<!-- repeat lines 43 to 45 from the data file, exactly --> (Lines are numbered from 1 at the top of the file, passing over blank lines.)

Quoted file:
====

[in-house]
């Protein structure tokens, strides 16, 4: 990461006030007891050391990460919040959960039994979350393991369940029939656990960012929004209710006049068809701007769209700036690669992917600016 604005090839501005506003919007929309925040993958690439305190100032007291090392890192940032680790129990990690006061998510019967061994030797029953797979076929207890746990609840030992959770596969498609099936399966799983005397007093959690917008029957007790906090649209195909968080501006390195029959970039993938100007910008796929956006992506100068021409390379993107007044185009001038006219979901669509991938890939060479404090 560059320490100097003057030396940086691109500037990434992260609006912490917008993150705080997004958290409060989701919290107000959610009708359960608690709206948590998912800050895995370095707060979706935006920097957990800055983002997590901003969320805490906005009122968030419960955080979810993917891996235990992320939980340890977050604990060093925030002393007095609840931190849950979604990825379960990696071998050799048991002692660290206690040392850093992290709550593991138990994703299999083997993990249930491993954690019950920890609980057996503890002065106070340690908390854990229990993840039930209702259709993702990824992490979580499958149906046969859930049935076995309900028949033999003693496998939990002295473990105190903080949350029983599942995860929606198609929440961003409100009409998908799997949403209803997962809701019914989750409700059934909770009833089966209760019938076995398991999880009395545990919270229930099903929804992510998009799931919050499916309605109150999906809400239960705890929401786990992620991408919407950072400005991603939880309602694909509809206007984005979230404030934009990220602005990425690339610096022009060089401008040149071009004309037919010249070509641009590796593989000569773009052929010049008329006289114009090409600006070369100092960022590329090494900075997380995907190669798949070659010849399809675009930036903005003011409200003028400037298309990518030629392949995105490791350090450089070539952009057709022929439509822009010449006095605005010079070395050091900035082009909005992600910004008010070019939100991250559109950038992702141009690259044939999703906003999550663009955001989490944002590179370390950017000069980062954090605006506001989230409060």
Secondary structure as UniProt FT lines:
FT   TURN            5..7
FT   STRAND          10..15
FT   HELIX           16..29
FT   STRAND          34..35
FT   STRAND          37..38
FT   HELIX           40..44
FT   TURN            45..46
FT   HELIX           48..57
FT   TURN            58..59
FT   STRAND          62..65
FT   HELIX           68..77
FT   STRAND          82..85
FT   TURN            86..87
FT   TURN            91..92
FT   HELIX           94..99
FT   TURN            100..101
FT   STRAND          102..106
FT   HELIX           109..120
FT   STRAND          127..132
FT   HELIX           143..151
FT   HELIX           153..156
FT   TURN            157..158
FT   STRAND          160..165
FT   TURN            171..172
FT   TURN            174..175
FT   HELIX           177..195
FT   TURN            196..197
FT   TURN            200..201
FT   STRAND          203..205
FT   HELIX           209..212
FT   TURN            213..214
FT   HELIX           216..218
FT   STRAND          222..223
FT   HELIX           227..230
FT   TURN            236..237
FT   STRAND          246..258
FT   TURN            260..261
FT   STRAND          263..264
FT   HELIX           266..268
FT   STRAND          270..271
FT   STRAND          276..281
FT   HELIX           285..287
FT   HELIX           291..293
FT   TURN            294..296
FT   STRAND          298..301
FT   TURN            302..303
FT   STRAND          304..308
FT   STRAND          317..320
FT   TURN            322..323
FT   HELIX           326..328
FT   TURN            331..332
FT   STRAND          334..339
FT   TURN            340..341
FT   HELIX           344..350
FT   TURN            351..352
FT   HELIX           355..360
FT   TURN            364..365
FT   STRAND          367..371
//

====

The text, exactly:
FT   STRAND          270..271
FT   STRAND          276..281
FT   HELIX           285..287